Editor Speak

 

Physical Sciences and Engineering

After completing her Master's in Geochemistry, this editor's life took a literary turn. She is a published novelist (Dell and Avalon), and a frequent contributor to the University of British Columbia's The Graduate magazine. She also edits science articles and is an active member of the Editors' Association of Canada.

You have published six articles in 2005 and two in 2006. So are you primarily a writer or an editor?
I am a writer. It's what I have always wanted to be.
So then, what made you decide to become an editor?
After graduating, I worked at McGill University in geochemistry and co-authored a paper that was published in Canadian Spectroscopy. I debuted as a writer in 1975 with my first novel, and since then I have written 5 novels and published one more in 2005. Besides writing, I joined the Editors' Association of Canada in 1992 with the intention of extending the range of my work. I learned the ABCs of editing in workshops conducted by the association. Having written for a long time, I was familiar with editing. Since joining EAC, I have edited over 50 science articles for journal publication, written and edited over 90 job descriptions for 15 government departments, and have also edited non-fiction, novels, press releases, and articles.
Why did you take up literature? It's not the usual choice for a Geology graduate, is it?
Yes, I majored in Geology at university and followed it up with Geochemistry. Somewhere along the way, getting involved in technicalities and the minutiae of science lost its appeal. I have been interested in arts like painting and literature since I was a student; so, I decided to go down that road. But I'm a scientist at heart. I wrote "Stephen Hawking in Seattle" in 2006 and "Einstein and the World Year of Physics" in 2005, which are about science. Editing theses on geology rekindles many memories. People cannot be experts in all things at the same time. But geochemistry is still my home base.
Does the fact that you are a writer affect your work as an editor?
Writers spend lots of time doing research, but then struggle to succeed as novelists. Most editors don't spend time on research, but I do. I take great effort to understand what authors want to convey and to judge whether they are expressing their intentions and information correctly. I try to gain knowledge of all things as accurately as possible. To be a writer is to develop such an attitude.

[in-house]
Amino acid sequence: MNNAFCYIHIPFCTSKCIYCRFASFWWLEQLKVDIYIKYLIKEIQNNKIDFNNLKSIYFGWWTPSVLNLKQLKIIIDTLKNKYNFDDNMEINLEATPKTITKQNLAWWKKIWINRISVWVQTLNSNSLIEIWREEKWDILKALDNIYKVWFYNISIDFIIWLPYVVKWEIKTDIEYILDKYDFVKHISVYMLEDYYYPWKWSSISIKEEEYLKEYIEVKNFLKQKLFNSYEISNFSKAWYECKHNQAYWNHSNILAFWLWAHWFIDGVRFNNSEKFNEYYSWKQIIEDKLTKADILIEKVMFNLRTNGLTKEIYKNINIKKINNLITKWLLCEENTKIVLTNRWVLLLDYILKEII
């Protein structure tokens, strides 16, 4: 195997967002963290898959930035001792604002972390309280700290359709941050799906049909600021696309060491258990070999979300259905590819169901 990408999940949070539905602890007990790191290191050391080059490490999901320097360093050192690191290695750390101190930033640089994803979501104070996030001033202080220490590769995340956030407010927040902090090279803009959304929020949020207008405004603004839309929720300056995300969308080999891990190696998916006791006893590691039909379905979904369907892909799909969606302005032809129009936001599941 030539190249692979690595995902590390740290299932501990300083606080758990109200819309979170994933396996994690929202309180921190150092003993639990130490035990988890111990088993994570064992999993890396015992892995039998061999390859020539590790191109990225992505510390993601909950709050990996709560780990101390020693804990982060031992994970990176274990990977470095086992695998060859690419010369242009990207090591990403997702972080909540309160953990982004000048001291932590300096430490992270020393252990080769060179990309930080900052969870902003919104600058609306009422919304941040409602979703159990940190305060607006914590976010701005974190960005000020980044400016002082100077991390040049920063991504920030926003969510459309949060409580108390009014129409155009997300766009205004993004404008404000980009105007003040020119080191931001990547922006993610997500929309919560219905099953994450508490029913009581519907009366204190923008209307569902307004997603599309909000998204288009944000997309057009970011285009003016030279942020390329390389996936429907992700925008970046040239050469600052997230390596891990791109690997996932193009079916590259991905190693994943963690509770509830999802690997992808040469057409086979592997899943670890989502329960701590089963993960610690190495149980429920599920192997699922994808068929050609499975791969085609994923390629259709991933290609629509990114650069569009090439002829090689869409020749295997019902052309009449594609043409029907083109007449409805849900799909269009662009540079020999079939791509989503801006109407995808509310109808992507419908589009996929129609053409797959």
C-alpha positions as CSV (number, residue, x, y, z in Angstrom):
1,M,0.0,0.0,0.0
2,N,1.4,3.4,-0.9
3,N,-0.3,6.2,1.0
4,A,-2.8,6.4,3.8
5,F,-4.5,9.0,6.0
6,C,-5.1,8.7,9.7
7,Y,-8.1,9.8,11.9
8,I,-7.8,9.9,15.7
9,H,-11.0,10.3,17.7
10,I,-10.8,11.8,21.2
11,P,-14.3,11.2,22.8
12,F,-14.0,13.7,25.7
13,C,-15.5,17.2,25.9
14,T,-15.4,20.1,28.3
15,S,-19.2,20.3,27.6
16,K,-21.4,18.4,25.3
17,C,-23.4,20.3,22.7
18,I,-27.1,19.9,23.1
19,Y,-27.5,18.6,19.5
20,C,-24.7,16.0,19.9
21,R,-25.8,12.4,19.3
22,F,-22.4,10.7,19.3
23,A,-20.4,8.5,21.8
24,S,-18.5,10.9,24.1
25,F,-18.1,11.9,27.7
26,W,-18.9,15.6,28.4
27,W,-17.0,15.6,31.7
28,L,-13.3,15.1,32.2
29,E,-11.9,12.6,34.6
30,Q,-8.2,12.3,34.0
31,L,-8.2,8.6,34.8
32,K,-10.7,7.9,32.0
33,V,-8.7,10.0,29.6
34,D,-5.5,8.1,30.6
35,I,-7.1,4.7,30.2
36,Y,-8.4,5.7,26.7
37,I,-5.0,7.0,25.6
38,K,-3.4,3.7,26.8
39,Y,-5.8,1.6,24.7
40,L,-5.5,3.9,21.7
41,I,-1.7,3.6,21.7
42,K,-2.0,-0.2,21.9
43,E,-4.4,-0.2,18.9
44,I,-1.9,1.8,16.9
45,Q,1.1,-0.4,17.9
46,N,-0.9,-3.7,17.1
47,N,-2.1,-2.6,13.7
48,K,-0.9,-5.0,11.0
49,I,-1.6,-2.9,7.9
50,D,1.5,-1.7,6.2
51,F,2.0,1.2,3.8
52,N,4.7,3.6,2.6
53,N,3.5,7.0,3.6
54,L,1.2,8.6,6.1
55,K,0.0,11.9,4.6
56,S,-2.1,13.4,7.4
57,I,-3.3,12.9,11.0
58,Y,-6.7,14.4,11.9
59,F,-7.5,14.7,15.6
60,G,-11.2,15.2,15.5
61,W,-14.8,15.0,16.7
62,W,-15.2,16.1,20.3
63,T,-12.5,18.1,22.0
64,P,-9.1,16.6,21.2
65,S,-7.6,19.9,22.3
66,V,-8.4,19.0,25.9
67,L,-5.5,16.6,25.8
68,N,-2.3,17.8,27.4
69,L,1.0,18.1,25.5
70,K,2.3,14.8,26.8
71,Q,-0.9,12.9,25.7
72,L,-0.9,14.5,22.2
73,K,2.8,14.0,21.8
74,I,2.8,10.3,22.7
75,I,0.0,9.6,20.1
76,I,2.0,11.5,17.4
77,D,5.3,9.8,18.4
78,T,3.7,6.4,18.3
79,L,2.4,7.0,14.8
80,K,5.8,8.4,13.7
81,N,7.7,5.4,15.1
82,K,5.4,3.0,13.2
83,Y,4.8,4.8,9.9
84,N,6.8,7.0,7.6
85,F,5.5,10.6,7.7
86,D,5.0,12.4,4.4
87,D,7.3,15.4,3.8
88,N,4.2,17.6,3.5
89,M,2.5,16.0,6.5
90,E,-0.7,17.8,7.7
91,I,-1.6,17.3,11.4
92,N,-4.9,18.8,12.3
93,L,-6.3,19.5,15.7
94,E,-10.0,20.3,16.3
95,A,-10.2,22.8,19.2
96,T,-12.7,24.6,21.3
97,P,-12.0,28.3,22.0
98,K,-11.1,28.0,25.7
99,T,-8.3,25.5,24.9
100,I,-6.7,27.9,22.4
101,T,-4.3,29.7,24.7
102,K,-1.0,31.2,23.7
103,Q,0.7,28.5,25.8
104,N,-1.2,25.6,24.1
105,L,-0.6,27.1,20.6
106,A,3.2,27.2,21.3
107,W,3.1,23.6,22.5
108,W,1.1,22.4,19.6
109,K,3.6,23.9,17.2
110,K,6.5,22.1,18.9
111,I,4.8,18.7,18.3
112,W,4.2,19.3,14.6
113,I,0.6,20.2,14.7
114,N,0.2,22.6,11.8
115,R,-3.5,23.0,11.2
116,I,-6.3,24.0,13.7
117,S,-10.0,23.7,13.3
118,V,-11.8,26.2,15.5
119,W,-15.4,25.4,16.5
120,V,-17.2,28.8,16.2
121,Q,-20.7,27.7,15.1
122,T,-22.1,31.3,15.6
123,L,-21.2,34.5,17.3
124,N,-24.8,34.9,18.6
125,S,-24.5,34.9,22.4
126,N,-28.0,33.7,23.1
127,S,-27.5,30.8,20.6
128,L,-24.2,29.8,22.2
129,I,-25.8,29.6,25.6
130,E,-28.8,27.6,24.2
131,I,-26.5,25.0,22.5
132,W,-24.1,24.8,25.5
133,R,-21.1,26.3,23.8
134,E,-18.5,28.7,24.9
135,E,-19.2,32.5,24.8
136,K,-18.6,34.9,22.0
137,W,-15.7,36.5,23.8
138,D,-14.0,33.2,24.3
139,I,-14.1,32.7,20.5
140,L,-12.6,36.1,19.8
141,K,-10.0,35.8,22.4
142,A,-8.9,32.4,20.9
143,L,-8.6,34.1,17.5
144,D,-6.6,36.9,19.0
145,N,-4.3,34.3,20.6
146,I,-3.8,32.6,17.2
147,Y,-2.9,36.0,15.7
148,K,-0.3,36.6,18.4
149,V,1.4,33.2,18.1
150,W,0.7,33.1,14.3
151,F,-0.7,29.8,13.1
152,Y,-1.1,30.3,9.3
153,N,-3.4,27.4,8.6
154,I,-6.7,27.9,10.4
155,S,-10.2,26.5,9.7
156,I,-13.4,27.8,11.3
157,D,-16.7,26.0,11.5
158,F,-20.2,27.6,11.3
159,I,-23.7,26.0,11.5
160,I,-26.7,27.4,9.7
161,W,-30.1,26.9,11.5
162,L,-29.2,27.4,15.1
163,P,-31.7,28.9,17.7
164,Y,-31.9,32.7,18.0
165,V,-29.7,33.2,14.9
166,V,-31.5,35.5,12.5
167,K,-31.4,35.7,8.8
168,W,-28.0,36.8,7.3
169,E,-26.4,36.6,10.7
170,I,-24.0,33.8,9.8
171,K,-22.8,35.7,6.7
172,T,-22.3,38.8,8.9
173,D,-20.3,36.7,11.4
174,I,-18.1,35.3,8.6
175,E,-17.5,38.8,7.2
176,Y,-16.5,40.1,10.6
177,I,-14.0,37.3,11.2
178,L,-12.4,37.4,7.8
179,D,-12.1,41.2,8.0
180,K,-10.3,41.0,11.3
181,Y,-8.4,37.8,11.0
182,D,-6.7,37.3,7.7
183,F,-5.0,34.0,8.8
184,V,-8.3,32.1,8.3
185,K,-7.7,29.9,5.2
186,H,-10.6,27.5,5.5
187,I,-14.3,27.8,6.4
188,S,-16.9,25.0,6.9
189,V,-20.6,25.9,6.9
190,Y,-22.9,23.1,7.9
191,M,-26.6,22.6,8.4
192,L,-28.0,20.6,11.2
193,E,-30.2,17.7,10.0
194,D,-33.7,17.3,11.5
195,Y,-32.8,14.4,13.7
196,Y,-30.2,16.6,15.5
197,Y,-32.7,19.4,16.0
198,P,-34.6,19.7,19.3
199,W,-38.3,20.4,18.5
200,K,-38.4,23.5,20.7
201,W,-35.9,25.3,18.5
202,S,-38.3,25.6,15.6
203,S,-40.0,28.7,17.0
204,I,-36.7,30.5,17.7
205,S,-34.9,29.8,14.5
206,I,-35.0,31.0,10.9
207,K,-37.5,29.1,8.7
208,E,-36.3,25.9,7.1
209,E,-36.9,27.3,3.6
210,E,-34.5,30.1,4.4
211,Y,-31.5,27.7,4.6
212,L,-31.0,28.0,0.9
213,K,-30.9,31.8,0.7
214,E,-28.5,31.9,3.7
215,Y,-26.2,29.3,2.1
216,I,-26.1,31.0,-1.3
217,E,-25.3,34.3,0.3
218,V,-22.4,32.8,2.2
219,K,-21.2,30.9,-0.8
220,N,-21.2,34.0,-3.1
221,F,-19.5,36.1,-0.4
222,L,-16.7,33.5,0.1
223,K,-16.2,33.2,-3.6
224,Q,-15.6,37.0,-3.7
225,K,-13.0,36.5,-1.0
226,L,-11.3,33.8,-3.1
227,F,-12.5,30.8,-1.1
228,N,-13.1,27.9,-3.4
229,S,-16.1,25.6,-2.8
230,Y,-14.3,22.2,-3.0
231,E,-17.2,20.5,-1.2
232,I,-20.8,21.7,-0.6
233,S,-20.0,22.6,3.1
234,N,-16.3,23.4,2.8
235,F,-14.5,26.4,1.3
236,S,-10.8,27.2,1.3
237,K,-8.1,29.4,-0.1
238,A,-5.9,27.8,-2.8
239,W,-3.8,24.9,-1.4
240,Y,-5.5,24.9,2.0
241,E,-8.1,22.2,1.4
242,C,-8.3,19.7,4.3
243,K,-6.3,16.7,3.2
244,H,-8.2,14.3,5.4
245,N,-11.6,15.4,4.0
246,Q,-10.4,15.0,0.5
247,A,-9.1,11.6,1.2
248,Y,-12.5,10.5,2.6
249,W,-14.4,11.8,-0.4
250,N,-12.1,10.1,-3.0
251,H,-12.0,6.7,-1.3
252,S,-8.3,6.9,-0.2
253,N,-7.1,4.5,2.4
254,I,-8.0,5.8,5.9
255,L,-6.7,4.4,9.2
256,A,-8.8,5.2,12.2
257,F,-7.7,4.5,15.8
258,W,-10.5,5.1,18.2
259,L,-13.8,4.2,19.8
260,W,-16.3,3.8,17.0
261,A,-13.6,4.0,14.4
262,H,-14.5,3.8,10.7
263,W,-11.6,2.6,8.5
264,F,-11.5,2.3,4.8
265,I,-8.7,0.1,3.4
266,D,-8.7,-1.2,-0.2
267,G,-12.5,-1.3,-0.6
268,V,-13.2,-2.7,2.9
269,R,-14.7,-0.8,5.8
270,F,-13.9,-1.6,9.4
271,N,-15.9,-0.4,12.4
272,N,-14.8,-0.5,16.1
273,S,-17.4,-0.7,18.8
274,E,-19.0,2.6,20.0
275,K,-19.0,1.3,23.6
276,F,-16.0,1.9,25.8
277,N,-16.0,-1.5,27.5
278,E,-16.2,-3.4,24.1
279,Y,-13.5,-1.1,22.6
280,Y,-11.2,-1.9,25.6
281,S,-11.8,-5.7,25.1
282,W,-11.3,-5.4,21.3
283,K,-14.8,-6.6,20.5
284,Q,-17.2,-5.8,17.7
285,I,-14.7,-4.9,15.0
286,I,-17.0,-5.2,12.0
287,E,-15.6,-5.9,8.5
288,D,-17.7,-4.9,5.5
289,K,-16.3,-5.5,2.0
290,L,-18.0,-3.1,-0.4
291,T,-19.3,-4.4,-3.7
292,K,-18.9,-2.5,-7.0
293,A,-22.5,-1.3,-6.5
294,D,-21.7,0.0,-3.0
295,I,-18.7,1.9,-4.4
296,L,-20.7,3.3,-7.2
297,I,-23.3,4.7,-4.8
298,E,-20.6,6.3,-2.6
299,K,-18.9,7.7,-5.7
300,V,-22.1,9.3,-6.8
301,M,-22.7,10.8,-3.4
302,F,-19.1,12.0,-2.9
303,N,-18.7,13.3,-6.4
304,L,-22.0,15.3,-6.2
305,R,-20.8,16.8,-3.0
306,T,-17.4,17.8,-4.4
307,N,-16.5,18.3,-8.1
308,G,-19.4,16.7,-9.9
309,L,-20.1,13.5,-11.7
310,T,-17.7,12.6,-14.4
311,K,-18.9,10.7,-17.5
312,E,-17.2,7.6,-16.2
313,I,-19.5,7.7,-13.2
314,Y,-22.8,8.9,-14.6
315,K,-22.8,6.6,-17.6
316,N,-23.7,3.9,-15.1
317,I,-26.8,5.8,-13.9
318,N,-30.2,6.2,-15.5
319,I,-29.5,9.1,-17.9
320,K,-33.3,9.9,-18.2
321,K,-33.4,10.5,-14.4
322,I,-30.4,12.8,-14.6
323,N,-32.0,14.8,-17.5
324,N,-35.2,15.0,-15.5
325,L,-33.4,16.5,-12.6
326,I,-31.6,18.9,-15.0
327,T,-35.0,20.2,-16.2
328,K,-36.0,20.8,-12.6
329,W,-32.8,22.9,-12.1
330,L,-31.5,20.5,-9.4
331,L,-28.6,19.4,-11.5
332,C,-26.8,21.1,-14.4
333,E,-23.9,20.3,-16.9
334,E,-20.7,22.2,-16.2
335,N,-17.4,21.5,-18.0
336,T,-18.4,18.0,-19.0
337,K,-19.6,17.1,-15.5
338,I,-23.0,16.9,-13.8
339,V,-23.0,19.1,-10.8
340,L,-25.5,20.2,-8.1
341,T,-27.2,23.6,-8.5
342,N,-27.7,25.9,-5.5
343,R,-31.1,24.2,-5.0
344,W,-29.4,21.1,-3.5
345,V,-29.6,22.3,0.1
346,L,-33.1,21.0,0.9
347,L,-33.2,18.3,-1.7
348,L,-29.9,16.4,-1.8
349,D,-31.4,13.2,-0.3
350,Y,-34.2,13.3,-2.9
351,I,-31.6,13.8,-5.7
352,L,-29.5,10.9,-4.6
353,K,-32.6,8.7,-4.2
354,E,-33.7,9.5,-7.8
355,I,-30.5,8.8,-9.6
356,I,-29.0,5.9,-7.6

So, you like to be perfect. How exactly does one get to be a "perfect editor"?
Exactly! I am a perfectionist and everything I do has to be the best. When I edit, I have to go back to the text, comprehend the context, extract the meaning, and try to express it in a lucid manner. In cases where I cannot guess what the author is trying to convey, which happens sometimes when English is a second language for the author, I will re-read the text several times. Usually, I will work on a hard copy first and then return to the monitor; so, editing for me is a time consuming process. In order to make work satisfying, I take the time I need. It's the same when I write.
What is the most important thing to keep in mind when editing?
Everything. Everything! A period, a space, whatever, everything. My eyes fall on everything.
In order to make the finished product perfect, the original document itself should be readable to a certain extent, right? What should authors keep in mind while writing?
I would like authors to study the journals to which they plan to submit their work. Sometimes, I am stunned to find that the document does not follow the journal guidelines even after I have done everything to make the document compatible. I am a scientist and have considerable experience in submitting theses; so I wonder why authors commit such mistakes. I strongly suggest that authors check journal guidelines before they start writing.
Note that the views expressed on this page are of the person interviewed and do not necessarily reflect the views of Enago as a company. Please contact feedback@enago.com if you have any questions regarding the content of this interview.


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